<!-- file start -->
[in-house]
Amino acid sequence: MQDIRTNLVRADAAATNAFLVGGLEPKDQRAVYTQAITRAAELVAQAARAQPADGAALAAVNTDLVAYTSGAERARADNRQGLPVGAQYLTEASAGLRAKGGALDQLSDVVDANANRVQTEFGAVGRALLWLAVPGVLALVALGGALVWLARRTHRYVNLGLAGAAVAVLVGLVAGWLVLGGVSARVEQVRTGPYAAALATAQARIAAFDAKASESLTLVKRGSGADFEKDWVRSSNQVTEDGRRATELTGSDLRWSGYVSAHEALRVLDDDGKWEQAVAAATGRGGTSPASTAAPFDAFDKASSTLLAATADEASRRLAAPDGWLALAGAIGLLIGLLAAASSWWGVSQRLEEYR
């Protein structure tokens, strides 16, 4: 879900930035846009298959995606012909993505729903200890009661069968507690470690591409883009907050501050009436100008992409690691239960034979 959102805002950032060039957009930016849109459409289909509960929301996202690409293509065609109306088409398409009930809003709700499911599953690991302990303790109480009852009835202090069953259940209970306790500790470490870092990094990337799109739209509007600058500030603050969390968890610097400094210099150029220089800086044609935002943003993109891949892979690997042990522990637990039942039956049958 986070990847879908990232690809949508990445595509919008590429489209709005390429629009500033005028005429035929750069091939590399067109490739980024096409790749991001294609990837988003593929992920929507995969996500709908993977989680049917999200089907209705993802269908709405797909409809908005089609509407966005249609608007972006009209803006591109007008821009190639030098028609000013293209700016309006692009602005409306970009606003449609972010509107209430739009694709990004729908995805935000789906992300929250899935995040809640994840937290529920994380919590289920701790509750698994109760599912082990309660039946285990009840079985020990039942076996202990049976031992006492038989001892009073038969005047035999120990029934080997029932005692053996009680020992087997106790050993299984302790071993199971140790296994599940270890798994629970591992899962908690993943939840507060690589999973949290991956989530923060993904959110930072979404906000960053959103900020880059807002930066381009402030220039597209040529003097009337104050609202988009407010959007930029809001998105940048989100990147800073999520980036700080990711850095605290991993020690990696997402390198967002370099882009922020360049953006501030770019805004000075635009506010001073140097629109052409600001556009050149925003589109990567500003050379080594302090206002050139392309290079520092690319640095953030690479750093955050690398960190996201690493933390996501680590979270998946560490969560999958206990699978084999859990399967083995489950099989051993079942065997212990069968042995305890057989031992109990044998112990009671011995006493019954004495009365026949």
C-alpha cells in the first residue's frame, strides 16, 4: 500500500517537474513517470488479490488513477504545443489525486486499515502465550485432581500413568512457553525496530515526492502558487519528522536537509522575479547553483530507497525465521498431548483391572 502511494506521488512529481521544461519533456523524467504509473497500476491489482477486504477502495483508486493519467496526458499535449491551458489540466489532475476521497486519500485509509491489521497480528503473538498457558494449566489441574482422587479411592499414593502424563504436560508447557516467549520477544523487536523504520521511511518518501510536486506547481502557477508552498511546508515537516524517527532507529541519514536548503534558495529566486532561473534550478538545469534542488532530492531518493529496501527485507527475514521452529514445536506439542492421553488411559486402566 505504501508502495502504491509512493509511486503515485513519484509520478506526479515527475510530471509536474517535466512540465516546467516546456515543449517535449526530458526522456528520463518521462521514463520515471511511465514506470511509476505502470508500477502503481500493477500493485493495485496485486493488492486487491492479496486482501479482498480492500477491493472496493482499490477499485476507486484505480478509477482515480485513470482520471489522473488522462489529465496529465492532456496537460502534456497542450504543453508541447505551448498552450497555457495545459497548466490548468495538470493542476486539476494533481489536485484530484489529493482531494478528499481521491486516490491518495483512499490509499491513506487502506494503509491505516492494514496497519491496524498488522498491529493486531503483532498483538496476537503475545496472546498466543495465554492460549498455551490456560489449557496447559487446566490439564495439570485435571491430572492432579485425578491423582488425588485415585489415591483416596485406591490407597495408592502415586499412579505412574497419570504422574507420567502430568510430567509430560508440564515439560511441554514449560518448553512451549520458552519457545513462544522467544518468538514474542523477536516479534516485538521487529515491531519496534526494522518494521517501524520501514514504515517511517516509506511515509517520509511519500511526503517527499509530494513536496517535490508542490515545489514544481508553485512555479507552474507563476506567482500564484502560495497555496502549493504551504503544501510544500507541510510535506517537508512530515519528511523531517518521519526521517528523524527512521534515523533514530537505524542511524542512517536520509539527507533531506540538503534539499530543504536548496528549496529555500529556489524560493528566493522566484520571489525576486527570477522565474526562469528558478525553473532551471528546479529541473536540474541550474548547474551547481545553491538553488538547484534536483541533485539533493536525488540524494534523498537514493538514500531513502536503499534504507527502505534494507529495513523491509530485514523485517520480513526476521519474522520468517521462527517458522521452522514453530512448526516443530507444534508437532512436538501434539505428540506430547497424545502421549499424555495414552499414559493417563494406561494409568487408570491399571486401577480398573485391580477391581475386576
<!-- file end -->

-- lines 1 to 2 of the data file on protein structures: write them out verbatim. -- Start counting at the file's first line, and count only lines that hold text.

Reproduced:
[in-house]
Amino acid sequence: MQDIRTNLVRADAAATNAFLVGGLEPKDQRAVYTQAITRAAELVAQAARAQPADGAALAAVNTDLVAYTSGAERARADNRQGLPVGAQYLTEASAGLRAKGGALDQLSDVVDANANRVQTEFGAVGRALLWLAVPGVLALVALGGALVWLARRTHRYVNLGLAGAAVAVLVGLVAGWLVLGGVSARVEQVRTGPYAAALATAQARIAAFDAKASESLTLVKRGSGADFEKDWVRSSNQVTEDGRRATELTGSDLRWSGYVSAHEALRVLDDDGKWEQAVAAATGRGGTSPASTAAPFDAFDKASSTLLAATADEASRRLAAPDGWLALAGAIGLLIGLLAAASSWWGVSQRLEEYR